Busy B’s

In Uncategorized on July 29, 2009 at 11:41 am
The newest Bruin, Derek Morris.

The newest Bruin, Derek Morris.

While Red Sox trade rumors have been dominating the local sports pages, the Boston Bruins and GM Peter Chiarelli have been cooking up a few deals of their own. First the Bruins shipped fan favorite Aaron Ward to the Carolina Hurricanes for former Boston College standout Patrick Eaves, 25, and a 2010 fourth-rounder. Then they placed Eaves on waivers in order to clear the $3.1 million he is owed over the next 2 years. The Globe’s Bruins Blog goes into more detail:

“Eaves was due $3.1 million over the next two seasons. Because he is under 26, he can be bought out for one-third of his remaining salary. If Eaves goes unclaimed, the Bruins will carry his $258,333 buyout number in 2009-10, 2011-12, and 2012-13. Because he is on an escalating three-year contract, the Bruins will receive a $41,667 cap credit in 2010-11, the year Marc Savard hits UFA status and Milan Lucic, Blake Wheeler, and Tuukka Rask become RFAs.”

Finally, the Bruins put the finishing touches on their plan by signing 30-year-old defenseman Derek Morris – who split last season between Phoenix and the Rangers – to a one-year, $3.3 million contract.


Morris, by all accounts, is a highly skilled blueliner. He slides comfortably into a role that was greatly lacking during the Bruins 08-09 run, a role often discussed as the one that most needed filling – that of the Puck-Moving Defenseman. Bruins GM Peter Chiarelli, who has been vocal about his pursuit of a PMD, described Morris thusly:

Good offensive skill set….Good seam pass. Big shot, good compete level.”

That’s hockey-speak for, “He’s tough on D and can score if he needs to.” And Morris even has a bit of a Bruins connection: Originally drafted in the first round by Calgary, he was traded to the Colorado Avalanche in 2002 in a deal that involved Old Friend Stephane Yelle. It hasn’t been all fun and games for the big defenseman, however. You might remember an incident in 2002 in which a little girl named Brittanie Cecil was killed by an errant puck, resulting in the NHL installing protective netting around the rink. Well, the puck – rocketing towards the net after an Espen Knutsen slapshot – deflected off Morris and into the stands, where it struck the 13-year-old Cecil in the temple. Though certainly no fault of Morris’s, it is interesting to note that he was involved in perhaps one of the seminal hockey moments of the last twenty years, at least from a safety standpoint.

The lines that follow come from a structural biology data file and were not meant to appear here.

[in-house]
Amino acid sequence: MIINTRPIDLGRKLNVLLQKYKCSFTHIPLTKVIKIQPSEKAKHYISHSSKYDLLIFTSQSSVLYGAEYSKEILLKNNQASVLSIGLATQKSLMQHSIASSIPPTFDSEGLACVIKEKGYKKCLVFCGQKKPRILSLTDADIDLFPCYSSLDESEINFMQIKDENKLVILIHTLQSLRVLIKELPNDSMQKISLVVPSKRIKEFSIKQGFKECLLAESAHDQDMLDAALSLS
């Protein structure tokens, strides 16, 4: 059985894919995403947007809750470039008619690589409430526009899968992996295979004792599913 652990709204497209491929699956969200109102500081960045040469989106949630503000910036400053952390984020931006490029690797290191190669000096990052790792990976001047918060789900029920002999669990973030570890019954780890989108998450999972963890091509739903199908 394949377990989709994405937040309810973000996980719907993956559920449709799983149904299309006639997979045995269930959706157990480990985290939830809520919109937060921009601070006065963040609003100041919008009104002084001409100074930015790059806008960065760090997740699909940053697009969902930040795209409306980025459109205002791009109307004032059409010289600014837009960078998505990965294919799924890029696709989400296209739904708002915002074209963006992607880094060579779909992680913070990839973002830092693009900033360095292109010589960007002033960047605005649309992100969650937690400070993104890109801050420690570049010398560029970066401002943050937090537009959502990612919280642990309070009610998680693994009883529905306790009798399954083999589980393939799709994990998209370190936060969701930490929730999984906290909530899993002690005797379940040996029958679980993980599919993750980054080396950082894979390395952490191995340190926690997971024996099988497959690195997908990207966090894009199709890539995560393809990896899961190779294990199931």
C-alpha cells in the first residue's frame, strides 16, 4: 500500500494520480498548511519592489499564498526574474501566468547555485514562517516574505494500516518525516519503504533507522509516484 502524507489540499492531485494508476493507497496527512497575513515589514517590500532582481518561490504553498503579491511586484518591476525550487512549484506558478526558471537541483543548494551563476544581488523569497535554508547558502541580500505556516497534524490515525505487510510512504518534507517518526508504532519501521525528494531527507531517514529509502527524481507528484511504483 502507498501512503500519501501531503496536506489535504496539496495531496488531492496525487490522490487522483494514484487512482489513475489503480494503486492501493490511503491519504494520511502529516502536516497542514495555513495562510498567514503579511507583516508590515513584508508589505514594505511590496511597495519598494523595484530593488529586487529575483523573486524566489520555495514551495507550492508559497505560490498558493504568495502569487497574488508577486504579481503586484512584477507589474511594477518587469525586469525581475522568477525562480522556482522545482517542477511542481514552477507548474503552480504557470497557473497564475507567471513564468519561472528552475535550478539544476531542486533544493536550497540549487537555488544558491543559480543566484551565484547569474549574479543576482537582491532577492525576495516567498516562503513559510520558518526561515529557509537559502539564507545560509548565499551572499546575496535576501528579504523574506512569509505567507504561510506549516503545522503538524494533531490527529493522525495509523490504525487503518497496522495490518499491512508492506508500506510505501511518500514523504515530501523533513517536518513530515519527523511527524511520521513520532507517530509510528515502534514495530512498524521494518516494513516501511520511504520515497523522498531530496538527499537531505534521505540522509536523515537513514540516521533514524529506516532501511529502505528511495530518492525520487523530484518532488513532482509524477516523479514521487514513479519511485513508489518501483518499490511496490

It's tough to see Wardo go.

It's tough to see Wardo go.

By signing Morris, the B’s got both younger and better, but that doesn’t make it any easier to see consummate Good Guy Aaron Ward go. I am glad that he is returning to his hometown team (he lives in Cary, NC – one town over from Raleigh), but I can’t help but wonder whether his locker room relationship with Scotty Bleepin’ Walker will be a little frosty, after Walker’s sucker punch in last year’s playoffs. Ward, to his credit, shrugged off any speculation of the sort:

Those are things that happen during the game,” Ward said. “It’s water under the bridge. I’m on his team now.” (Quote taken from the Boston Globe Bruins Blog).

And that right there is a perfect example of why I’m sorry to see Ward leave Boston – he seems like a genuinely nice guy. He’s been a solid presence in the community – from his appearances on local radio to the “Cuts for a Cause” Children’s Hospital fundraising event he coordinated which ultimately generated close to 60 thousand dollars for the Children’s Pediatric Oncology Unit – and he is universally revered in the locker room. It’s always hard to replace a guy like that, no matter what sport we’re talking about, but in hockey – a game predicated on fierce loyalty, teamwork, and togetherness – players like Ward are especially important.

Derek Morris, while certainly an upgrade from a skill standpoint, has some pretty big skates to fill.


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